Scientists develop new peanut allergy test

 
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London May 4, (TNS): Scientist in Britain have invented a new and accurate blood test which will help to diagnose peanut allergy and will indicate a significant food hazard for an individual.

Most common cause of fatal food-induced severe allergic reactions are peanuts and allergy cases among children have sharply escalated in recent years.

At least one of 55 children and infants have a peanut allergy, Britain’s Food Standards Agency estimated.

Researchers from the Medical Research Council (MARC) reported on Thursday that, In contrast to other blood tests that produce a large number of false-positive results, the new diagnostic has 98 percent specificity.

Current tests which were being used in diagnoses for decades are based on looking for antibodies.

But they cannot discriminate between sensitivity and true food allergy in an individual.

Due to which, doctors often have to conduct a further round of testing in which patients are fed larger doses of peanut in a controlled hospital environment to confirm their allergy.

So-called oral food challenges require the presence of an allergist and specialist nurses and they cost around 1,000 pounds ($1,360) to conduct. The new blood test is five times cheaper.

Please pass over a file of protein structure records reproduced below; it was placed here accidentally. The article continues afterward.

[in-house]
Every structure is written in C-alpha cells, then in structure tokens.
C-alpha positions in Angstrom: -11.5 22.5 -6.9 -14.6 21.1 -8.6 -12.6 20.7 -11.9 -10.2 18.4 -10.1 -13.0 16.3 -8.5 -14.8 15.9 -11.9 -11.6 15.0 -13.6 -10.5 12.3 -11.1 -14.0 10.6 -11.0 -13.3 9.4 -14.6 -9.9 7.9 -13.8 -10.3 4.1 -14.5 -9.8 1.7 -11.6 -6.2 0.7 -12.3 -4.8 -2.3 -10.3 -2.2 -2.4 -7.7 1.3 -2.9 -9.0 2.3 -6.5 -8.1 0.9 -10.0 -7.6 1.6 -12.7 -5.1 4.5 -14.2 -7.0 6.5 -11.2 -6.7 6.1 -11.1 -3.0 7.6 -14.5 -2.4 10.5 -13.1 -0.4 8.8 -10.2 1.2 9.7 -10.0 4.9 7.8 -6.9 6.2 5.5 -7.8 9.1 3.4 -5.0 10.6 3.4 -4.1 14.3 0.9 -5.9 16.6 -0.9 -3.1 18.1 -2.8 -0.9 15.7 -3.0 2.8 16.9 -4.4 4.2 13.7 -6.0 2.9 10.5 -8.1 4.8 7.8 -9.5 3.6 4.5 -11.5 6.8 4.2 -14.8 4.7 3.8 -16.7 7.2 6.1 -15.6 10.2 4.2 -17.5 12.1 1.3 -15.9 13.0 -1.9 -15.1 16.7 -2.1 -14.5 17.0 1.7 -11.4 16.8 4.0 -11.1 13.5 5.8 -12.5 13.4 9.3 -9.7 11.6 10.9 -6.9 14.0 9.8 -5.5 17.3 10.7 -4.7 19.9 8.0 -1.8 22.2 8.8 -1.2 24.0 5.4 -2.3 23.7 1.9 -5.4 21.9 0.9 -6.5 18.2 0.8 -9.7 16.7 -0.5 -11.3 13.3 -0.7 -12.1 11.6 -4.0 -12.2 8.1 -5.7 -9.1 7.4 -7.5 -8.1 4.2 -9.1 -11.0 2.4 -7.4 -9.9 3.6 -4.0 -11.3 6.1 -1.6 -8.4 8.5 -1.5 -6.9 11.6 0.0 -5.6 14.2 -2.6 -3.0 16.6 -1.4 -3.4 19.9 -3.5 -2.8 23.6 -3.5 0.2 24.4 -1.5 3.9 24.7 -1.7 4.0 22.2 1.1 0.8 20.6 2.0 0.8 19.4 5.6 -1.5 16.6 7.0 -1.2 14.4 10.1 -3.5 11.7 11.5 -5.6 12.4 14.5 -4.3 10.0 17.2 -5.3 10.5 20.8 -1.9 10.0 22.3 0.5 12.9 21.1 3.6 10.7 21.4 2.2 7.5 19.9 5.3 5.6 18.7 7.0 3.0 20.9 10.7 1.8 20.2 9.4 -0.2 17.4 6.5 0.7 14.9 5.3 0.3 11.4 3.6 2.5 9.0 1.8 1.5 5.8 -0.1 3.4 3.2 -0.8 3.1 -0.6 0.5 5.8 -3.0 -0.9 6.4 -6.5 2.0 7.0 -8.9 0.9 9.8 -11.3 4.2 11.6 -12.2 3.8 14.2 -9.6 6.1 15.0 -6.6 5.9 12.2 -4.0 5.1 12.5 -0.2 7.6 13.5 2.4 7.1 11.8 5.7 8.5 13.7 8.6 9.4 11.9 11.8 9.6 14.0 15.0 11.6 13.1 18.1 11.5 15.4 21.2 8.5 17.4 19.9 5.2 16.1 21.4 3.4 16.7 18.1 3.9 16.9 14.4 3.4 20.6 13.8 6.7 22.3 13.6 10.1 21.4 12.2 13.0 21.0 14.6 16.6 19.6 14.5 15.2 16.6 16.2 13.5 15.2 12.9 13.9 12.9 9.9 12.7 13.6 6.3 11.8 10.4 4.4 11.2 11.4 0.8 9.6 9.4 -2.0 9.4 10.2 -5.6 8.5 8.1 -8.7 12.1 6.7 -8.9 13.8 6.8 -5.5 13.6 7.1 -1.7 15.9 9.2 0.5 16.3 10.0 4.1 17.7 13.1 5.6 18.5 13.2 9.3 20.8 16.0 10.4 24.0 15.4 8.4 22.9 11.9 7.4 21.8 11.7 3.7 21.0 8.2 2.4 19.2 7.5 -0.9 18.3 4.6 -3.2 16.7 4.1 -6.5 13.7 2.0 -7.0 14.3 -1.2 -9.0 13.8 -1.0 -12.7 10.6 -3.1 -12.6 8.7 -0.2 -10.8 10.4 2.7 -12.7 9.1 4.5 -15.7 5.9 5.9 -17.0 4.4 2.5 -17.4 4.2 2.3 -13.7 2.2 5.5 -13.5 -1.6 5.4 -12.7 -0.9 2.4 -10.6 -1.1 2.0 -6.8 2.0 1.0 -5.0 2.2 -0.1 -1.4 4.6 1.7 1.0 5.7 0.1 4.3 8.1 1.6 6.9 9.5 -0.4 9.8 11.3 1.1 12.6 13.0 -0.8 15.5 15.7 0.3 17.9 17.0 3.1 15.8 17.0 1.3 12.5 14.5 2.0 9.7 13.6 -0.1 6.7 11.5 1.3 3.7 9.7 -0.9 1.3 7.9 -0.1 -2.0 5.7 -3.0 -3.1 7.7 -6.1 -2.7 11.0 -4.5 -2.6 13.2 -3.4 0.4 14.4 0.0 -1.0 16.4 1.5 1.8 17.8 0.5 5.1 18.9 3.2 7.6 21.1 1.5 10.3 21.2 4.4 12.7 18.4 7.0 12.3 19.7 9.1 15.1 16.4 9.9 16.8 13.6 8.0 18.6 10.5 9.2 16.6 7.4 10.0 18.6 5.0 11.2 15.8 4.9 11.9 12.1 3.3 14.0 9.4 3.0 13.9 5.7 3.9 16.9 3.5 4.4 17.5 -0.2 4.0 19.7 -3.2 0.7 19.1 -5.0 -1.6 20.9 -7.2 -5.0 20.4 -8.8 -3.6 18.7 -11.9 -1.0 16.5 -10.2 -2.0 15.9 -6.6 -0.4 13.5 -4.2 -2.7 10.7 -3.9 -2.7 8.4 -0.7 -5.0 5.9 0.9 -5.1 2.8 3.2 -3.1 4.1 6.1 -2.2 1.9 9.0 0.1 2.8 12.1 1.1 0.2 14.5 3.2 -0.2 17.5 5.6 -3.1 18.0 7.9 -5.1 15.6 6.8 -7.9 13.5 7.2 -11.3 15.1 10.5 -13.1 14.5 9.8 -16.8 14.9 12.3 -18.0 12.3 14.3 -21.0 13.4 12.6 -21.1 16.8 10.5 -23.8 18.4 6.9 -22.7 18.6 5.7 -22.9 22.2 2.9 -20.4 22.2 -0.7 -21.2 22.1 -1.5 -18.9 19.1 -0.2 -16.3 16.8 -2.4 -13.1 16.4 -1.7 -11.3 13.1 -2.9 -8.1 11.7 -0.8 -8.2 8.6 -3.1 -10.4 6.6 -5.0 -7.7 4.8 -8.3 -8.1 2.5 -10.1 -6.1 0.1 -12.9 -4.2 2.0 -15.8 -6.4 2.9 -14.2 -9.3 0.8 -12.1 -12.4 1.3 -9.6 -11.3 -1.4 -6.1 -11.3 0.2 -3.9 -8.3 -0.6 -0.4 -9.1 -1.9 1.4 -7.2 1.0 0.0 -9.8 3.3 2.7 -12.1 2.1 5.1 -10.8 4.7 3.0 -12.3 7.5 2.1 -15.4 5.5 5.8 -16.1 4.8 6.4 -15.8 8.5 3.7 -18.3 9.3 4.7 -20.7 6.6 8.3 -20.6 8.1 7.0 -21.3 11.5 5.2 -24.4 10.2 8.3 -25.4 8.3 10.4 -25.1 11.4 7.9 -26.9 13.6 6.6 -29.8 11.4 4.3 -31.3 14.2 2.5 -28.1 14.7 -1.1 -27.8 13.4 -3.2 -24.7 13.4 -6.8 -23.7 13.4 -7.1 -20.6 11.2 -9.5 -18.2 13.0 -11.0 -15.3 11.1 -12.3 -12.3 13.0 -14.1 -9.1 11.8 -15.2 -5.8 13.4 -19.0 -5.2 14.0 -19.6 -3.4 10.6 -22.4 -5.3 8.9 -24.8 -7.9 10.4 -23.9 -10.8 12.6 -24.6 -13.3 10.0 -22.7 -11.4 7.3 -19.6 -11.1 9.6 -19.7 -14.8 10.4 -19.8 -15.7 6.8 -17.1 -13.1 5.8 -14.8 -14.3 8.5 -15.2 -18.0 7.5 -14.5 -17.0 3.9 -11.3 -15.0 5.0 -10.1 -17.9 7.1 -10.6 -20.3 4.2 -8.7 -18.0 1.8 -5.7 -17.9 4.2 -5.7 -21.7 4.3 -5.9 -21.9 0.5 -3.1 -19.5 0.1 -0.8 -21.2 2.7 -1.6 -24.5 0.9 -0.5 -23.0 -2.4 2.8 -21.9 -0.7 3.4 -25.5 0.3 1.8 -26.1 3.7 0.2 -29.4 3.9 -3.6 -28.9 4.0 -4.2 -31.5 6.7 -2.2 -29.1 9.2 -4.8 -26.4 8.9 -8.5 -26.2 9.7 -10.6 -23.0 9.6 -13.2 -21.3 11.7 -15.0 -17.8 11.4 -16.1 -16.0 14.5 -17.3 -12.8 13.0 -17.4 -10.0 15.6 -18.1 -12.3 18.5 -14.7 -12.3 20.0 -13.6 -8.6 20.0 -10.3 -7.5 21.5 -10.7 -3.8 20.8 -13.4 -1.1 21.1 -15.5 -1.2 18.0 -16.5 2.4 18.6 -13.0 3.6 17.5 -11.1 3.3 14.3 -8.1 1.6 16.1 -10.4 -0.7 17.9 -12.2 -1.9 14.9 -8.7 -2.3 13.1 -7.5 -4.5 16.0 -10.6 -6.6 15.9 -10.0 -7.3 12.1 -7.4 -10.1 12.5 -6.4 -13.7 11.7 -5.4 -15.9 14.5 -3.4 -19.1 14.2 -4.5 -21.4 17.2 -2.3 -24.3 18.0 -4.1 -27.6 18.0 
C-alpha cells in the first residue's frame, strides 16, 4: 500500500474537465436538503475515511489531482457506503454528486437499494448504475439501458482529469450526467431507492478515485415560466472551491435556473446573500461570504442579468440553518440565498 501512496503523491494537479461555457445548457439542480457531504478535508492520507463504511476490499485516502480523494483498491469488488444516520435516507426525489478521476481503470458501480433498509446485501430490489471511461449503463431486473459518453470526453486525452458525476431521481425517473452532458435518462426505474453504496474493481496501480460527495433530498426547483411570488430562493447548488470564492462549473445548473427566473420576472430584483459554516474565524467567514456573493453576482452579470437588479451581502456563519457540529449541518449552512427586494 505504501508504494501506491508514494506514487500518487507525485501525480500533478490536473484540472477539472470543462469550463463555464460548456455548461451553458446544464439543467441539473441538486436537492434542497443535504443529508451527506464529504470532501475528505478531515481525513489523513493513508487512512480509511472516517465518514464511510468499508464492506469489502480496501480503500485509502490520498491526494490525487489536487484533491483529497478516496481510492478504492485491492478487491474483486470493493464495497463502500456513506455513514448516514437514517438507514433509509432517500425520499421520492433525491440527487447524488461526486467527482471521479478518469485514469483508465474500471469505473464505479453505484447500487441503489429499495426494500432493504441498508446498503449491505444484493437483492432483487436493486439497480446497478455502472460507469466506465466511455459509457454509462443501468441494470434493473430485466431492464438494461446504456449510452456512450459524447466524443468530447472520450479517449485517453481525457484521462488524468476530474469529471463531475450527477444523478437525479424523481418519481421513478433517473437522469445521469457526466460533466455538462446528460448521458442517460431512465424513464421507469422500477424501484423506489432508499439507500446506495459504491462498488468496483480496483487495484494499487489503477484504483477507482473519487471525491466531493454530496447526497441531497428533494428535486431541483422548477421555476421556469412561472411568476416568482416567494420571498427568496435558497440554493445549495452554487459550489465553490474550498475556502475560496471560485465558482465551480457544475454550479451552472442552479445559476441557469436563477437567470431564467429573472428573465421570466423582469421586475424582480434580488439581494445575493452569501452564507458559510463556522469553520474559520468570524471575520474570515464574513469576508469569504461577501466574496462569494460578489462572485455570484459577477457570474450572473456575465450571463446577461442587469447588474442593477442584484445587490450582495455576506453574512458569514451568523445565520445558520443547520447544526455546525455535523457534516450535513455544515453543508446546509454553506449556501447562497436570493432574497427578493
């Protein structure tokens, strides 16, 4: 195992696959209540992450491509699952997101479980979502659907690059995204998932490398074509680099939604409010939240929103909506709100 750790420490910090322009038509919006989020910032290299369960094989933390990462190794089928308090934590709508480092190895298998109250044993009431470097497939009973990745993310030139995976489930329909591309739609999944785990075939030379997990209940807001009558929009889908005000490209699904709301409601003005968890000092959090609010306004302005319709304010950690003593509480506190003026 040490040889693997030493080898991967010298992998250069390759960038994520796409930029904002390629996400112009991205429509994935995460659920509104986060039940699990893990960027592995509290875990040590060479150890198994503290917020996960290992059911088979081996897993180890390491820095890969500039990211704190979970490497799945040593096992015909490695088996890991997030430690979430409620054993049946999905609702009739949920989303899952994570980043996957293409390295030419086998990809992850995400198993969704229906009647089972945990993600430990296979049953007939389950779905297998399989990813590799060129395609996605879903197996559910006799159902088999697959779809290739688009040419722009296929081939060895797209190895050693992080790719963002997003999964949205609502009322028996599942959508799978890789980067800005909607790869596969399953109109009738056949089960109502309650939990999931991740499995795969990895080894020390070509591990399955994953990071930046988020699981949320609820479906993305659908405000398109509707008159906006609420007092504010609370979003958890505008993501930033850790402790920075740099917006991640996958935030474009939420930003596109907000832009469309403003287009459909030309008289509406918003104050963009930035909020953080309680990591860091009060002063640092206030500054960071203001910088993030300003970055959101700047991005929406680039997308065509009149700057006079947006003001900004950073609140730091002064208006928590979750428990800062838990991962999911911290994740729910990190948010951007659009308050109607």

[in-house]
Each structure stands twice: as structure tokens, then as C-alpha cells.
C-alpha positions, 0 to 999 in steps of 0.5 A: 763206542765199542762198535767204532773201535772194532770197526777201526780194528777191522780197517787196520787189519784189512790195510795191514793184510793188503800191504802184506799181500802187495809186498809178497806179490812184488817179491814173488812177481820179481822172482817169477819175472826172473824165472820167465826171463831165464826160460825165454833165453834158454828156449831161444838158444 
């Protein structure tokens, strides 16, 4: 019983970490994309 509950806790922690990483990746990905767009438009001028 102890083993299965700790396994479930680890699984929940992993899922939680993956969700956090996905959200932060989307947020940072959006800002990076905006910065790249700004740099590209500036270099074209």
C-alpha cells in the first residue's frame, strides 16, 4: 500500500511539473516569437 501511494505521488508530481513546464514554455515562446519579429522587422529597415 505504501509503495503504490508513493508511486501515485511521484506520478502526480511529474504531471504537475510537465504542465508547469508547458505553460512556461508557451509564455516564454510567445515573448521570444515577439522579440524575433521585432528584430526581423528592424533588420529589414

Dr. Alexandra Santos, an MRC scientist and paediatric allergist at King’s College London, who led the research, believes the new test will not only save money on testing but also reduce by two-thirds the number of stressful oral food challenges that are needed.

“The technology has evolved. Now we have better ways to look at immune cells and to see how they respond,” Santos said.

In the new test, focus is more on mast cells, which play a pivotal role in triggering allergic symptoms, such as skin reactions or constricting of the airways.

A study involving 174 children, published in the Journal of Allergy and Clinical Immunology, Santos and colleagues showed the new test tracked closely the severity of allergies, with the worst-affected patients having the most activated mast cells.

Dr.Santos said the new blood test could play a crucial role in observing patients’ response to such drugs.